What if I could write down a bunch of ideas for you on a piece of paper that would:
1) Get you more sales for your business in a recession
2) Increase your profits comfortably over your previous year
3) Cut the worry about your business you have most nights
Would you be interested?
Of course you would. And I’d be just as interested to see the look on your face.
But here’s the thing:
Innovating isn’t something that can be reduced to a formula, turned into a formal structured process or be simplified into fixed rules. Nor can you just copy or imitate the methods of another company and expect fixed results.
Innovation consultants can’t magically give you ideas even if they spend hours getting to know your business.
A business owner who knows their business best, deep down to its core, their customers and market, is best qualified to come up with ideas to innovate in a recession.
The business owners I’ve worked with know their business and customers well. They constantly think about ways to improve their distribution and service as well as come up with new product ideas. All I’ve been able to do for them is to be a trusted advisor, use my experience and business know-how accumulated over many years and show them various ways to think differently to draw out ideas from them.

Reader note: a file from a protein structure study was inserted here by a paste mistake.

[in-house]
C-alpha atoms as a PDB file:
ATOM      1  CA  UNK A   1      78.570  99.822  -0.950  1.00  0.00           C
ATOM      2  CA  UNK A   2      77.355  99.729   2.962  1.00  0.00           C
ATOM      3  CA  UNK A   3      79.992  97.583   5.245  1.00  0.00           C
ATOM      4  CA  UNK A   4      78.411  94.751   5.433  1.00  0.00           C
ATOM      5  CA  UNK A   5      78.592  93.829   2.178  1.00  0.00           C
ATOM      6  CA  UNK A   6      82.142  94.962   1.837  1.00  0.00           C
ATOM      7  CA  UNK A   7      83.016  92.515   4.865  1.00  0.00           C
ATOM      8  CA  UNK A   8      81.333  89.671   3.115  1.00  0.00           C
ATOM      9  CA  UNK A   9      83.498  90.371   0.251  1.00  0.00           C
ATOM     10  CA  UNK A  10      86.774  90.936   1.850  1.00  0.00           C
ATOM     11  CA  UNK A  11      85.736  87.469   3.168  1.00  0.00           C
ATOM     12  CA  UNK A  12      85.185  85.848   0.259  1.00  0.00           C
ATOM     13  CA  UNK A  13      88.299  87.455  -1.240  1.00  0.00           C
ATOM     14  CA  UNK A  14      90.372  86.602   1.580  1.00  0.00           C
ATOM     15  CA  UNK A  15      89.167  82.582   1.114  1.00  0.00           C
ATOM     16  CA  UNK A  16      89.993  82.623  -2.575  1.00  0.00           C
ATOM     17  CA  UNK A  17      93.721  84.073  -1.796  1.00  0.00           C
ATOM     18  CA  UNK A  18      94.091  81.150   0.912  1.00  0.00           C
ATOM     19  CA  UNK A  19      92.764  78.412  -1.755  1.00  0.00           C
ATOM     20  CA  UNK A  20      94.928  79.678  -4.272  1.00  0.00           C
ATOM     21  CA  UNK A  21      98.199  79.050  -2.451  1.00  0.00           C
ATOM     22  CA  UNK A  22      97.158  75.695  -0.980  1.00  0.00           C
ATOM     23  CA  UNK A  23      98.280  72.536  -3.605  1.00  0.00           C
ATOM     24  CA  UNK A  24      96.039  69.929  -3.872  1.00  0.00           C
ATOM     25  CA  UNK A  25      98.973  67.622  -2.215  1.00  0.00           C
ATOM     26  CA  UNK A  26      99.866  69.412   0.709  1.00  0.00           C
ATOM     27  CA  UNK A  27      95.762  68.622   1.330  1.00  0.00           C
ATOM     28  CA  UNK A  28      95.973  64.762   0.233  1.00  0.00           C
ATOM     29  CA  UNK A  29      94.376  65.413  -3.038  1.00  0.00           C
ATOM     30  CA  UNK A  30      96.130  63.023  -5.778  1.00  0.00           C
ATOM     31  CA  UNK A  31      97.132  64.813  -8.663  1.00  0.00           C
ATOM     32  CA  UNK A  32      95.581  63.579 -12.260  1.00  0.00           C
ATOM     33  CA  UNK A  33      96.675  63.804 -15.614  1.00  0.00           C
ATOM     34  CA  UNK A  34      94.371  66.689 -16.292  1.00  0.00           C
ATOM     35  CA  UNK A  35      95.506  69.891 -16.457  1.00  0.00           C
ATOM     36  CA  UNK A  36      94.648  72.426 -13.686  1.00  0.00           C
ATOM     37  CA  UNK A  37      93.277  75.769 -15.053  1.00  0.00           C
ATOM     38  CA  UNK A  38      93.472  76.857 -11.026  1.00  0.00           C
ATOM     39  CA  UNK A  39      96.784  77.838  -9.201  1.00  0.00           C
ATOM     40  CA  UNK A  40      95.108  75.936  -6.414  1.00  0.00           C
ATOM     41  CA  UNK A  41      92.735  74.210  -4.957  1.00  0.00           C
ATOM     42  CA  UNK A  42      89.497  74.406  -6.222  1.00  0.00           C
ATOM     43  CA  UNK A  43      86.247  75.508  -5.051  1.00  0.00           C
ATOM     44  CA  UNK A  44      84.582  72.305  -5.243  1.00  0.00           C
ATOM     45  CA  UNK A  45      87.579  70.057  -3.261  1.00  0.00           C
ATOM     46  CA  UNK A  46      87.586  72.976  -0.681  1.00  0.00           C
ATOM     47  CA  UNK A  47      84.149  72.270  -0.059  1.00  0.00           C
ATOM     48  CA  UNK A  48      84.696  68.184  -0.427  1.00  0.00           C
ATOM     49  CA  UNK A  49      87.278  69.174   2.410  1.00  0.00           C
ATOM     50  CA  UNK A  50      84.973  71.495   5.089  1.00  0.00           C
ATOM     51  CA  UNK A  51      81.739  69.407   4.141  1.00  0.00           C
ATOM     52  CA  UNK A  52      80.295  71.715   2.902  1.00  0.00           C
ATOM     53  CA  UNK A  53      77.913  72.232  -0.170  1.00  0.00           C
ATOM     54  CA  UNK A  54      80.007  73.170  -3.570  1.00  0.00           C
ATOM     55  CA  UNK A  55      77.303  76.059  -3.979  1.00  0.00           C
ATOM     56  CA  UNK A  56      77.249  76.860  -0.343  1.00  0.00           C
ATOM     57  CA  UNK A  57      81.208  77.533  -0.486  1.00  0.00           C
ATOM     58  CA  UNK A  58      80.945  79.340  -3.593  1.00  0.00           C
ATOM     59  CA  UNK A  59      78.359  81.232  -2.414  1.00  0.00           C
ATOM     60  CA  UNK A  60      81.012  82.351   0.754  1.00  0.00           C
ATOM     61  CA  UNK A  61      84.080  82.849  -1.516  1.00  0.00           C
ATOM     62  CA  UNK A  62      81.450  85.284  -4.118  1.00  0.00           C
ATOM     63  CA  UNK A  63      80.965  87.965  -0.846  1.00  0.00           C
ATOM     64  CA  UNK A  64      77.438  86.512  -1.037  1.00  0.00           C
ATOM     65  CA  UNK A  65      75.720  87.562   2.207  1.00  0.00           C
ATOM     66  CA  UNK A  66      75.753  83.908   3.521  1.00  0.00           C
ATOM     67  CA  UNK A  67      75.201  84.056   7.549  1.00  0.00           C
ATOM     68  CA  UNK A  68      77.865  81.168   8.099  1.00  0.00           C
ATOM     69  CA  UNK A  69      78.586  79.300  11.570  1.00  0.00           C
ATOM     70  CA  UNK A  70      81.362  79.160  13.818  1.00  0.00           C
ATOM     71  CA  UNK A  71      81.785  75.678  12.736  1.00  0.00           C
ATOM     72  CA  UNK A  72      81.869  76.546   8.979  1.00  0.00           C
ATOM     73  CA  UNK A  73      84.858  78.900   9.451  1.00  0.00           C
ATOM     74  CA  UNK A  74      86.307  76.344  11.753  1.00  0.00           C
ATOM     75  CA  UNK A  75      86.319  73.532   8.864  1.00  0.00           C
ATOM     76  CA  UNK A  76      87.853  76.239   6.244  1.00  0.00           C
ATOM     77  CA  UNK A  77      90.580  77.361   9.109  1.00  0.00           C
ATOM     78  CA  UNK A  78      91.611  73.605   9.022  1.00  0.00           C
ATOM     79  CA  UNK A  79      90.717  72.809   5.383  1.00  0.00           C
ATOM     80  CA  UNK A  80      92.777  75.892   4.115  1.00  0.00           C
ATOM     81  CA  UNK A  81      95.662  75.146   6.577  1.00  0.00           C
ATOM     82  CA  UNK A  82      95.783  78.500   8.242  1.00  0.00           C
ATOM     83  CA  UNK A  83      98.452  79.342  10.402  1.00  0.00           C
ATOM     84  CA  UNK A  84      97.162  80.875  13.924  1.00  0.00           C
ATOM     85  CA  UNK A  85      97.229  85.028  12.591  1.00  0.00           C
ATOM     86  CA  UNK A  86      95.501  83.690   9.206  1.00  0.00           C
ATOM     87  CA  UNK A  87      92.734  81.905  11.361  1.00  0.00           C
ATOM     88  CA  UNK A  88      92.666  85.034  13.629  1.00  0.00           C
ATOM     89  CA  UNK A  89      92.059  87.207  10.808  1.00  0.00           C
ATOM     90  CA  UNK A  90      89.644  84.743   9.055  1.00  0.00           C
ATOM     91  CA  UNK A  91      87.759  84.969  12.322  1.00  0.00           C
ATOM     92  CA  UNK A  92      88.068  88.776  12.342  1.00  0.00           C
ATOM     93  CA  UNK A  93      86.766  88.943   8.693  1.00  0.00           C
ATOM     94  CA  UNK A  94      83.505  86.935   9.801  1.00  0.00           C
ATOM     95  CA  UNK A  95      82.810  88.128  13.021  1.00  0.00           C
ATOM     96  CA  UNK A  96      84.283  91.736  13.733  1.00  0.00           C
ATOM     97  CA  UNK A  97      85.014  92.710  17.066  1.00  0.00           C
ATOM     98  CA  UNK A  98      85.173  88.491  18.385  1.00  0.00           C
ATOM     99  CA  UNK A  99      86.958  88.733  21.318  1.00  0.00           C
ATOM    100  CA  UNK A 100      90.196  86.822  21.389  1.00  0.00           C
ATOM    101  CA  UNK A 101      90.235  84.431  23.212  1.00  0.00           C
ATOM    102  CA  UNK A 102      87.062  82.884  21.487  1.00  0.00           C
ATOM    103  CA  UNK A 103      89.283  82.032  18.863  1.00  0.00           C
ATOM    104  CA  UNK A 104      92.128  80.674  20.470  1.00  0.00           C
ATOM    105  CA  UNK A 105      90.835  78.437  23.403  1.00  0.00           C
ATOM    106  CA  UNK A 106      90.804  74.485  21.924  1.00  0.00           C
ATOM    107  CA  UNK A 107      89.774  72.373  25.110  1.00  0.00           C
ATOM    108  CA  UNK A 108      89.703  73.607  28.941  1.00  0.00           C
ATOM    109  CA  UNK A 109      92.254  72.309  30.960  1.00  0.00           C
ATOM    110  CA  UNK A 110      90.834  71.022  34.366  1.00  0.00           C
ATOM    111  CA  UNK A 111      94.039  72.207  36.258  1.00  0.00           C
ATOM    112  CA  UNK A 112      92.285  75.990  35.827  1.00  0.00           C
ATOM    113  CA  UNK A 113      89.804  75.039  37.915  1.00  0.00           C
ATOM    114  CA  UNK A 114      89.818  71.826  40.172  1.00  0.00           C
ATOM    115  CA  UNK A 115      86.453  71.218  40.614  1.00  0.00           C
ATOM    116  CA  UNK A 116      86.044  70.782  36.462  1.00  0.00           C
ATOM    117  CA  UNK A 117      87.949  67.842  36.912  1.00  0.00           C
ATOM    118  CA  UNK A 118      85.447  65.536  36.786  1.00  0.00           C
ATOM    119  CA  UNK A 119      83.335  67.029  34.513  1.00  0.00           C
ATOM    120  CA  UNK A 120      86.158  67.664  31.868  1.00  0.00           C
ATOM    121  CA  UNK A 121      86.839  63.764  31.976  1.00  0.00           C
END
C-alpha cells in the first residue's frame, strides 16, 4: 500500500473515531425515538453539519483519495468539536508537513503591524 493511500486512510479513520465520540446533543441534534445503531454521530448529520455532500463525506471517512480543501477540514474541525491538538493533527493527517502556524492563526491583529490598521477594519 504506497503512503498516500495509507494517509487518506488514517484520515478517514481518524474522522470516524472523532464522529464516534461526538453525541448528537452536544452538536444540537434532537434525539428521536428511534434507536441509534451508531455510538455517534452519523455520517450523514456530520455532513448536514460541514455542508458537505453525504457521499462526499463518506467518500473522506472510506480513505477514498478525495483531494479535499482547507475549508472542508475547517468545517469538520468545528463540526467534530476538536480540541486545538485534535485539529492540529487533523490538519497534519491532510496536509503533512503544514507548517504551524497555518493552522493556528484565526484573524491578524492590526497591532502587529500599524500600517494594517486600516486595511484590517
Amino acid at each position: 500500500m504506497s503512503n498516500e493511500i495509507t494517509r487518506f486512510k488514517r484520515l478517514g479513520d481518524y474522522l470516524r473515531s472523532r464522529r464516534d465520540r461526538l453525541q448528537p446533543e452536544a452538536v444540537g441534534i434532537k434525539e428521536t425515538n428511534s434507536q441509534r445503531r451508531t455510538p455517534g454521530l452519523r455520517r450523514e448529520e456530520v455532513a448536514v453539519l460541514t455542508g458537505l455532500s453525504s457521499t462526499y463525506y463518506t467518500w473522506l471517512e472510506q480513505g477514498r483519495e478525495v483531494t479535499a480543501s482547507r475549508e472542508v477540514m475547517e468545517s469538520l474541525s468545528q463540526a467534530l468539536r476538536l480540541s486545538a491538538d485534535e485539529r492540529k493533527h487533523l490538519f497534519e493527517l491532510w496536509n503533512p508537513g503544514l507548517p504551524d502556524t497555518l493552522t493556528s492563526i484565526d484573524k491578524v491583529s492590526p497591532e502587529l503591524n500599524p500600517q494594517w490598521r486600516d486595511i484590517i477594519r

Innovation is crucial at any time but mostly in a recession.
I saw a motor service and repairs business advertising on the front of a city paper the other day. The business would take you to work while your car is being serviced and collect you when your car is ready. Nothing new. But their next service offering is to take your car in at any time during the day for a service – a morning service, afternoon service – anything you want.
An off-line stationery business is beating the majors in its city by offering free deliveries. Staff are knowledgeable and friendly. Not so with the major stationery group outlets who don’t even know what you’re talking about when you ask for specialised stationery. These groups wouldn’t even consider offering deliveries to smaller businesses.
Extended service gives a competitive edge in a recessionary economy. So do services that save costs, business models that give customers greater value and products that reduce running costs.
Some of the world’s biggest companies were born during economic slumps: HP in a garage at the end of the Great Depression, Sports Illustrated in the mid-1950s at the end of a recession and CNN was a little-known station in the recession of 1980 until it innovated the 24-hour news channel.
Think of all the business innovation right now in the recession – some in your own business backyard. What could you do differently to not just survive but thrive?